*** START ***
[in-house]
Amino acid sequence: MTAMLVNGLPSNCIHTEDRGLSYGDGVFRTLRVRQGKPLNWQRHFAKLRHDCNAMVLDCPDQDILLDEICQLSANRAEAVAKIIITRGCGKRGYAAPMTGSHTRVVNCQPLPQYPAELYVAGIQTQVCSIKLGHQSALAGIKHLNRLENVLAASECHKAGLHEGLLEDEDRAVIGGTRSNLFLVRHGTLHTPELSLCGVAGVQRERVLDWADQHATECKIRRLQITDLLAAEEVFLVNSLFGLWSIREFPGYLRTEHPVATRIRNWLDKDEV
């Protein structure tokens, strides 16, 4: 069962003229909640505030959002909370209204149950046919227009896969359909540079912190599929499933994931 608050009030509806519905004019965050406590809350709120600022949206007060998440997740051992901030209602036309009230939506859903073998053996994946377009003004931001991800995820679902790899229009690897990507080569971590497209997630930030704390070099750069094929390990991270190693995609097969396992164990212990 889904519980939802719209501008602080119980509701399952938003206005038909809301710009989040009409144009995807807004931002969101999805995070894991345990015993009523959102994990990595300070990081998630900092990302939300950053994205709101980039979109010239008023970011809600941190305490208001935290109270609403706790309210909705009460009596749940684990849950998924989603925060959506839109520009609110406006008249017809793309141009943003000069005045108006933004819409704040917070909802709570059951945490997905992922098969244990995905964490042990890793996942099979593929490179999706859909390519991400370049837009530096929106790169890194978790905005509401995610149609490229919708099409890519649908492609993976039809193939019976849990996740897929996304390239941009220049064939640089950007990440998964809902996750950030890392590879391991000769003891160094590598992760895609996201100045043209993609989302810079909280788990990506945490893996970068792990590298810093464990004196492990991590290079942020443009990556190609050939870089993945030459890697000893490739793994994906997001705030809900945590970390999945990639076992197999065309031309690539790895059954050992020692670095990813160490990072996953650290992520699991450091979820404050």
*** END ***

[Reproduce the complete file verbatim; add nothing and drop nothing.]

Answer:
[in-house]
Amino acid sequence: MTAMLVNGLPSNCIHTEDRGLSYGDGVFRTLRVRQGKPLNWQRHFAKLRHDCNAMVLDCPDQDILLDEICQLSANRAEAVAKIIITRGCGKRGYAAPMTGSHTRVVNCQPLPQYPAELYVAGIQTQVCSIKLGHQSALAGIKHLNRLENVLAASECHKAGLHEGLLEDEDRAVIGGTRSNLFLVRHGTLHTPELSLCGVAGVQRERVLDWADQHATECKIRRLQITDLLAAEEVFLVNSLFGLWSIREFPGYLRTEHPVATRIRNWLDKDEV
């Protein structure tokens, strides 16, 4: 069962003229909640505030959002909370209204149950046919227009896969359909540079912190599929499933994931 608050009030509806519905004019965050406590809350709120600022949206007060998440997740051992901030209602036309009230939506859903073998053996994946377009003004931001991800995820679902790899229009690897990507080569971590497209997630930030704390070099750069094929390990991270190693995609097969396992164990212990 889904519980939802719209501008602080119980509701399952938003206005038909809301710009989040009409144009995807807004931002969101999805995070894991345990015993009523959102994990990595300070990081998630900092990302939300950053994205709101980039979109010239008023970011809600941190305490208001935290109270609403706790309210909705009460009596749940684990849950998924989603925060959506839109520009609110406006008249017809793309141009943003000069005045108006933004819409704040917070909802709570059951945490997905992922098969244990995905964490042990890793996942099979593929490179999706859909390519991400370049837009530096929106790169890194978790905005509401995610149609490229919708099409890519649908492609993976039809193939019976849990996740897929996304390239941009220049064939640089950007990440998964809902996750950030890392590879391991000769003891160094590598992760895609996201100045043209993609989302810079909280788990990506945490893996970068792990590298810093464990004196492990991590290079942020443009990556190609050939870089993945030459890697000893490739793994994906997001705030809900945590970390999945990639076992197999065309031309690539790895059954050992020692670095990813160490990072996953650290992520699991450091979820404050």